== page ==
6. Changes in your belly and boobs.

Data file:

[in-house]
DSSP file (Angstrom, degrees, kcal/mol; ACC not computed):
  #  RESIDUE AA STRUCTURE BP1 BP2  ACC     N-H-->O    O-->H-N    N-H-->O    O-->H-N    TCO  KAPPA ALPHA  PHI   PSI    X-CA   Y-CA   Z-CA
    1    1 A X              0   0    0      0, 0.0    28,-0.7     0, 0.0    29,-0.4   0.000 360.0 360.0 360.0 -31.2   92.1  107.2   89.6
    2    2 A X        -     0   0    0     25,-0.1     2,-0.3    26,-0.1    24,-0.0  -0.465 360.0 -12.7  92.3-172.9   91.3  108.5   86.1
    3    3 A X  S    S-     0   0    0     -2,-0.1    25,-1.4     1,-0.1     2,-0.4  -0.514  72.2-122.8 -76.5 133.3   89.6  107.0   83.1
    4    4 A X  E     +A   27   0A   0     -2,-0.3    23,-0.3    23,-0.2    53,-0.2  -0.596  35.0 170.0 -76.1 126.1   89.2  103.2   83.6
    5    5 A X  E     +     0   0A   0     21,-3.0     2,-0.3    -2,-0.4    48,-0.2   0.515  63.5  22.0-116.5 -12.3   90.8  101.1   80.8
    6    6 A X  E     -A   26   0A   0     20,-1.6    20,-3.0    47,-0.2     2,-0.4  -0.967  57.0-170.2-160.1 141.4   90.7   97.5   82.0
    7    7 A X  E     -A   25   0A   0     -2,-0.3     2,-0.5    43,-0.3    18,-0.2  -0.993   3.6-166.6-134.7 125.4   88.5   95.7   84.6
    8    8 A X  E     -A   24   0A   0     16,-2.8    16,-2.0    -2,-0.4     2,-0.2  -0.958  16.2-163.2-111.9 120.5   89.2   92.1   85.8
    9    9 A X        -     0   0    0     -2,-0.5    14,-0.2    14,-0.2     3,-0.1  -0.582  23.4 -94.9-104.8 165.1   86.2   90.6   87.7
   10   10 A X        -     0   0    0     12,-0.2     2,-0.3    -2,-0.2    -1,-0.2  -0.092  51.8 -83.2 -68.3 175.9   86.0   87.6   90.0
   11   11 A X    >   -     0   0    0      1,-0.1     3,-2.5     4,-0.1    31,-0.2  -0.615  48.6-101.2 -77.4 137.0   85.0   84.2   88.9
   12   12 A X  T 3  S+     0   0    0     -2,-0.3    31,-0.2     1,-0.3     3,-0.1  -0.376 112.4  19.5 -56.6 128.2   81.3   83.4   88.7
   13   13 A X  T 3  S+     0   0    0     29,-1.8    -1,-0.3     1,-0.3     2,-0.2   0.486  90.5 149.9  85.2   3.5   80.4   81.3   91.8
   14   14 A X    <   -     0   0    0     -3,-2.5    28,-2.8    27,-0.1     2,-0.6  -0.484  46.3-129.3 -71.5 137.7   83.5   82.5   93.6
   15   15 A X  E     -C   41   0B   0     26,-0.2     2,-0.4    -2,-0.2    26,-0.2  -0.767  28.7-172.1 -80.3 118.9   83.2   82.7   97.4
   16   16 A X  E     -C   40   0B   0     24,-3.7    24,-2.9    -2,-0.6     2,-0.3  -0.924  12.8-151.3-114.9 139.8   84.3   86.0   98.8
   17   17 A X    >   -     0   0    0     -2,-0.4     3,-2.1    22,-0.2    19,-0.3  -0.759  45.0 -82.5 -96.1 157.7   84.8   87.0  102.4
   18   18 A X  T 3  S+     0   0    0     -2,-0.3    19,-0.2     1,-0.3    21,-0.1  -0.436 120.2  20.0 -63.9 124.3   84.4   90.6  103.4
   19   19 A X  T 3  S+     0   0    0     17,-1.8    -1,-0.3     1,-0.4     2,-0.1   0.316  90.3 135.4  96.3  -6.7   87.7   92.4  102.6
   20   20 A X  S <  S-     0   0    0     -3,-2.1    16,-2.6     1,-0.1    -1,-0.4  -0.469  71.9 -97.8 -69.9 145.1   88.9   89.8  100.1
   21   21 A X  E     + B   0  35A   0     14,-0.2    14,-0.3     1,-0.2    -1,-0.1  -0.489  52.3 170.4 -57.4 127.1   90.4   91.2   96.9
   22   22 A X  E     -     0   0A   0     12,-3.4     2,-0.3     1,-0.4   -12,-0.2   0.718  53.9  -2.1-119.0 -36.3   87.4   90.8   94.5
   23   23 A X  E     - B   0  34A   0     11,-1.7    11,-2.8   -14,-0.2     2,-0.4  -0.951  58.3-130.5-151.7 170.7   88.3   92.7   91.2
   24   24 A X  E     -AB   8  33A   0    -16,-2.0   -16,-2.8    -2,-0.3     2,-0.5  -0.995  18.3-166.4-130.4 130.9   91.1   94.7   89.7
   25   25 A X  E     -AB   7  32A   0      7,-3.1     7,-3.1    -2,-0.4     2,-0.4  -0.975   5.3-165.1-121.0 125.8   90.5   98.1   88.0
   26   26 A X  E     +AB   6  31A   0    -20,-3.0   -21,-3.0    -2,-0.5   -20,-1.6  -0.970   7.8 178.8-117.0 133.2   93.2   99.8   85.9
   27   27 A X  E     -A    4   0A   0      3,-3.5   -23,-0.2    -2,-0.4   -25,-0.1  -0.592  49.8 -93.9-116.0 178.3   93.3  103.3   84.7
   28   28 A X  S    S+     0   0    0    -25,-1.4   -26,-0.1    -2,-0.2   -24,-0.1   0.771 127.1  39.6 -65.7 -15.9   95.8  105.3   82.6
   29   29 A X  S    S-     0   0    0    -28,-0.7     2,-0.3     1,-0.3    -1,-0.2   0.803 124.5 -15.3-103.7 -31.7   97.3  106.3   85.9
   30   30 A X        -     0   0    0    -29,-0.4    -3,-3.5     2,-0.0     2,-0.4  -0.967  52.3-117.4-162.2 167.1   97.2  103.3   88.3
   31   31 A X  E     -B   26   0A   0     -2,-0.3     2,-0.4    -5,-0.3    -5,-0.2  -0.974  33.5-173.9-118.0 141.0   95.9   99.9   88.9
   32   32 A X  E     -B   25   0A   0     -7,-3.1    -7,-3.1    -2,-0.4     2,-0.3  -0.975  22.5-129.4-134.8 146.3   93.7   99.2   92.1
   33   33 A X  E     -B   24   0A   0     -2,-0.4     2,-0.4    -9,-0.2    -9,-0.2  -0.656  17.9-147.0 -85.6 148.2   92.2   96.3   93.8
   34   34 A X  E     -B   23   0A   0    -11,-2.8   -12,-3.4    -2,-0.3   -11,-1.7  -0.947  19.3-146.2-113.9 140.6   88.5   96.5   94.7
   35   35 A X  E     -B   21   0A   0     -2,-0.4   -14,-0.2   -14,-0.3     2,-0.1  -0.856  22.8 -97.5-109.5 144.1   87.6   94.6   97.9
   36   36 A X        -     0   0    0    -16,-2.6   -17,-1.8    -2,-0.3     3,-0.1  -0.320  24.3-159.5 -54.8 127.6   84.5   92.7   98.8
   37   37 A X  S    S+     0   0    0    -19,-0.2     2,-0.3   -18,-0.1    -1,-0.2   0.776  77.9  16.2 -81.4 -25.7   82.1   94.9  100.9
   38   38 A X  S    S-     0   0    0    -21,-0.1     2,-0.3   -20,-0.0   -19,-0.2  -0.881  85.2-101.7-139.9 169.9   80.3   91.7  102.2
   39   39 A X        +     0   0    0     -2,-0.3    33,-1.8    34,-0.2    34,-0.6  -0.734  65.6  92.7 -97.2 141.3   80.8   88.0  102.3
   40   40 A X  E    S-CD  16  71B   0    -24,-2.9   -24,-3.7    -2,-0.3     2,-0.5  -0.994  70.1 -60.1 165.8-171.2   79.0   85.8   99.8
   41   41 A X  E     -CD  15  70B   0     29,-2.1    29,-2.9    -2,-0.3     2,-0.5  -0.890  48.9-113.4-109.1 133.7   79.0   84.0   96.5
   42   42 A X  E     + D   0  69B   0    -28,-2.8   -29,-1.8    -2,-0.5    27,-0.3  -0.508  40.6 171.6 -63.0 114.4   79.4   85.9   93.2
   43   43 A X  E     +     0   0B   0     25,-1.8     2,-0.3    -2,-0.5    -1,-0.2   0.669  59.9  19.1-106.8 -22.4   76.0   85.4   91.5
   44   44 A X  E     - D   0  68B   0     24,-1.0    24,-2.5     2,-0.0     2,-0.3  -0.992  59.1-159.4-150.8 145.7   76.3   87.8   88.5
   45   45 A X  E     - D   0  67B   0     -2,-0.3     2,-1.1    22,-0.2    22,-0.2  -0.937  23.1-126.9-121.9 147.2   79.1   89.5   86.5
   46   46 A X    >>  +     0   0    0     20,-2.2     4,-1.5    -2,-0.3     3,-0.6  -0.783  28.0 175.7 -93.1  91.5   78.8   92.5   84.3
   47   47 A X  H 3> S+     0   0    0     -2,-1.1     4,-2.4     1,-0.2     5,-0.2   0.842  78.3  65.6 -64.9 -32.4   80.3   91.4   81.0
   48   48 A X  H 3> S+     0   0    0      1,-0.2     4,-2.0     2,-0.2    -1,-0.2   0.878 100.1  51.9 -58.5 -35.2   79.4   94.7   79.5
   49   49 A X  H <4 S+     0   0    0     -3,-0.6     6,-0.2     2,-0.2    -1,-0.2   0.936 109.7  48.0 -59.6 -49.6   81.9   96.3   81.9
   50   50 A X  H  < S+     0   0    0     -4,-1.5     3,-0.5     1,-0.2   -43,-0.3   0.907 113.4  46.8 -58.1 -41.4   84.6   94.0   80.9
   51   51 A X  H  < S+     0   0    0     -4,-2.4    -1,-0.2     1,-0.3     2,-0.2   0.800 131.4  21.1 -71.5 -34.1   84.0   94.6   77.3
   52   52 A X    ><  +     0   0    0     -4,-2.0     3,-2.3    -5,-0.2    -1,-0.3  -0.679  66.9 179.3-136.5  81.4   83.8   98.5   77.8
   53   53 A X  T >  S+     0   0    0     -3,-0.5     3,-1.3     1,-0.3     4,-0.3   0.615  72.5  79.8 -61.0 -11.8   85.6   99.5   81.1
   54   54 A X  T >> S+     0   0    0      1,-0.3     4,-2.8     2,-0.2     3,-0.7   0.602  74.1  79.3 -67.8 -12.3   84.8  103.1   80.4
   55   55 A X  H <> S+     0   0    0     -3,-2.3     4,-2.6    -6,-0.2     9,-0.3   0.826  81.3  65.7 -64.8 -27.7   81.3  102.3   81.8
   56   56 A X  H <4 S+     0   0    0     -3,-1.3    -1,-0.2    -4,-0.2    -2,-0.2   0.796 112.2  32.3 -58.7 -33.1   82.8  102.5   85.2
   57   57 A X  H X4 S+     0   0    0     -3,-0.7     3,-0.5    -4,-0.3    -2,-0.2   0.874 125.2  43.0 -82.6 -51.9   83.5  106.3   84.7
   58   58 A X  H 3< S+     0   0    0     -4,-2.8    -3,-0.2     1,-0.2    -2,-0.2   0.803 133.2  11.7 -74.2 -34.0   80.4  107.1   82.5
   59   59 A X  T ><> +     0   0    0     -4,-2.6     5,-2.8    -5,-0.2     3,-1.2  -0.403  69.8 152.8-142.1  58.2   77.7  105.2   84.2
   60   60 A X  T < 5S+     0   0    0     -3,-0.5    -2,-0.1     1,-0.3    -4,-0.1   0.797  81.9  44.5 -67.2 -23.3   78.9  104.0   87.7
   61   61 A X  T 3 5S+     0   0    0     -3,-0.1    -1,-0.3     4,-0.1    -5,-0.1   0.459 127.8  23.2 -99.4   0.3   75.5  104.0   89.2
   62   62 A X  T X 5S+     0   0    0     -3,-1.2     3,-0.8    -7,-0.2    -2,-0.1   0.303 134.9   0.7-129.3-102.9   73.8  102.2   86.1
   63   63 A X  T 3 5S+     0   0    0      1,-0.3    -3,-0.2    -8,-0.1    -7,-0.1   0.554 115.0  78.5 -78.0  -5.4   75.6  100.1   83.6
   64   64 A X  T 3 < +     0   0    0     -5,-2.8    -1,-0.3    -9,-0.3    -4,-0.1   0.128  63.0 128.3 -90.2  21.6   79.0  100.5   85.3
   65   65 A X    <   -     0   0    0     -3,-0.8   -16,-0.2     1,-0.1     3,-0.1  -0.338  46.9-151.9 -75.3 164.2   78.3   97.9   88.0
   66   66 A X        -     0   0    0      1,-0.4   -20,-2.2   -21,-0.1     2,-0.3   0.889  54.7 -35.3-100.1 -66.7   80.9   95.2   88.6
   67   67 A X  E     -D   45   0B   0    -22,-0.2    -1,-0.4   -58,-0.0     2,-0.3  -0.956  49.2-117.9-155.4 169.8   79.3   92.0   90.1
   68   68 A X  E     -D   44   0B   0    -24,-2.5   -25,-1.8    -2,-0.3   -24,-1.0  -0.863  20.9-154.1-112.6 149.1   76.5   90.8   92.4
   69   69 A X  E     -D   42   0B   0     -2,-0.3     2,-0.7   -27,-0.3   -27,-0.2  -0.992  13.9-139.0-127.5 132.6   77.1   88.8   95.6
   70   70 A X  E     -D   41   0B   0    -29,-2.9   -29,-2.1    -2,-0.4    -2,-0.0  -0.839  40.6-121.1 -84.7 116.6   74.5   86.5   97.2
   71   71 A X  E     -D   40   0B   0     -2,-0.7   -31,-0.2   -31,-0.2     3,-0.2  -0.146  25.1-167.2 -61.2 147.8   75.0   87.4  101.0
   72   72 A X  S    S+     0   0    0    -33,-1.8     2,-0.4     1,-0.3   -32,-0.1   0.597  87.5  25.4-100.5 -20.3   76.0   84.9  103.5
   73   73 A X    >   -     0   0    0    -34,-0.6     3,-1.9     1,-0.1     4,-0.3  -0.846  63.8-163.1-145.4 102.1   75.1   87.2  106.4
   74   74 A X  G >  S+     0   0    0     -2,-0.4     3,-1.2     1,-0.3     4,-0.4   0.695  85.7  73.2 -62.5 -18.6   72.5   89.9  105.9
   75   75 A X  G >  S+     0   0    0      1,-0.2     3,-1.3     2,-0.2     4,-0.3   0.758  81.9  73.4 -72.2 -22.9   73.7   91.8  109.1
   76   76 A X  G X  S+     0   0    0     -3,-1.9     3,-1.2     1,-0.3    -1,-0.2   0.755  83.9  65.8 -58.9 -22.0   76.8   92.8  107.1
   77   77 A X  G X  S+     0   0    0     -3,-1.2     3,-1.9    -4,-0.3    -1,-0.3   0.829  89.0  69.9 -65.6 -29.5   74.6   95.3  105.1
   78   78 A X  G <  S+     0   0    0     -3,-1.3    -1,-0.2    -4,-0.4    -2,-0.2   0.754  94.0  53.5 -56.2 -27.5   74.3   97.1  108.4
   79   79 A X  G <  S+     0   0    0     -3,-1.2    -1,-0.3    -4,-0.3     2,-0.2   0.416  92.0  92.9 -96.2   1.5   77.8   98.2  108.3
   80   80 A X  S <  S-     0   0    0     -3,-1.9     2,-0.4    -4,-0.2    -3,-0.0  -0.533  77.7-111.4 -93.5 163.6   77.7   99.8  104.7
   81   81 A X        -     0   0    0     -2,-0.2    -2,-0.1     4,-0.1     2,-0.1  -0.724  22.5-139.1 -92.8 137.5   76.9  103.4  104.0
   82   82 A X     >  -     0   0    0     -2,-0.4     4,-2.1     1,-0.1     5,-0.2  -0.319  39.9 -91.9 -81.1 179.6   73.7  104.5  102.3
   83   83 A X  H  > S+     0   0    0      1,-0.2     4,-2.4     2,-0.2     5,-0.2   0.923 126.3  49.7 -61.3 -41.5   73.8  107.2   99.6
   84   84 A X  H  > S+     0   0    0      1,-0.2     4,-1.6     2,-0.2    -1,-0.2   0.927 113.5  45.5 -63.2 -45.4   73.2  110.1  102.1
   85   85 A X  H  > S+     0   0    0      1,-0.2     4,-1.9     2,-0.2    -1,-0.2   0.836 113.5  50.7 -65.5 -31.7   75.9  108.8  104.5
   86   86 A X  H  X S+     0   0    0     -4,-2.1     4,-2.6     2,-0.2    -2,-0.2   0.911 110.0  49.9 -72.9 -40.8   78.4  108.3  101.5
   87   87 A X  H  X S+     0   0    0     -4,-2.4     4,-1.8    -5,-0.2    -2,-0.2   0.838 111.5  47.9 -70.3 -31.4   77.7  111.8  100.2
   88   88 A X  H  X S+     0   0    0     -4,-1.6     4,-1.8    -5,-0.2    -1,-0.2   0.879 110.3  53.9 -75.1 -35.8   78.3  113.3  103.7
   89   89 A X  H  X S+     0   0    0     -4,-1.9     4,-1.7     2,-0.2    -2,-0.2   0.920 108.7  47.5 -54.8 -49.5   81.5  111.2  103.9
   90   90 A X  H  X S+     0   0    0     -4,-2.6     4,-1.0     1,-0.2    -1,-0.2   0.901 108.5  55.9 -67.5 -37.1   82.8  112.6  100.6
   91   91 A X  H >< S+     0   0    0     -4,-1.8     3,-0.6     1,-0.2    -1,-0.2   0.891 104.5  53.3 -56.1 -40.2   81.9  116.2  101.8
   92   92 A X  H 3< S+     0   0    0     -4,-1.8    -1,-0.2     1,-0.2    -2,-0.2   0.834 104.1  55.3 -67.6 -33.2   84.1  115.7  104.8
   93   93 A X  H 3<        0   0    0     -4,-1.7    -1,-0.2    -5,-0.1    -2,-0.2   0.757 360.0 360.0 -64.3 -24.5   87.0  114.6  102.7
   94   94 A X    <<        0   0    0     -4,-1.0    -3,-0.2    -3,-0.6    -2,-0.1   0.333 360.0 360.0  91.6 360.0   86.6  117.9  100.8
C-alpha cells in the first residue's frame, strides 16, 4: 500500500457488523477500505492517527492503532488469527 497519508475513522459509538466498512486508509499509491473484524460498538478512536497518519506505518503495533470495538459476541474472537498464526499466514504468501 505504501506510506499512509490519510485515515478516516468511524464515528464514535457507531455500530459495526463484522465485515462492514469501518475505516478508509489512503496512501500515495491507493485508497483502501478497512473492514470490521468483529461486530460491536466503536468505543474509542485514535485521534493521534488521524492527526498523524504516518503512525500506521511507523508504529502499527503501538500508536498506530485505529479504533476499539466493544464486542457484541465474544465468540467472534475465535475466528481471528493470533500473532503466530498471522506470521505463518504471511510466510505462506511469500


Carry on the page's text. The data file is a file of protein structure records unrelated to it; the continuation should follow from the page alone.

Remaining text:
This one is a no brainer; you just grew and delivered a baby. But I understand the frustration that comes along with this. Looking in the mirror post baby can be a shock, it’s not the body you once knew. Will these stretch marks fade? Will my tummy go down? What the heck are my boobs gonna look like when this is all over?! Trust me; I get it. Here’s the tips I have; for your stretch marks, try neosporin. Weird, but it worked for me. I still have a few and I doubt they’ll go away, but hey, 2 babies and a few stretch marks? I can’t complain. As for your belly, all I can really say is PATIENCE. They say it takes as long as it did for you to grow the baby, for your body to go back to normal. Or the new normal. Whatever. Be patient. This stretched out poofy belly you see will eventually make its way back down to the belly you once knew. The elasticity in your skin will return, and you’ll start to feel comfortable in a bathing suit again. I promise. As for your boobies, well, as for MY boobies; this is the place I got a pretttty good amount of stretch marks. Before Nathan, I was not blessed in the boobie section. After breastfeeding, I still wasn’t blessed with the boobies. But the stretch marks and bigger nipples stayed. (Weird, big nipples, I know. But they do serve a purpose. Through pregnancy you may notice your nipples getting bigger and this is to breastfeed. If you don’t breast feed, cool, your choice. But if you do, the larger nipples are for babies foggy eye sight when they’re newborns.) Overall, be patient with yourself. Give yourself some self love, you’re still beautiful and your body will recover.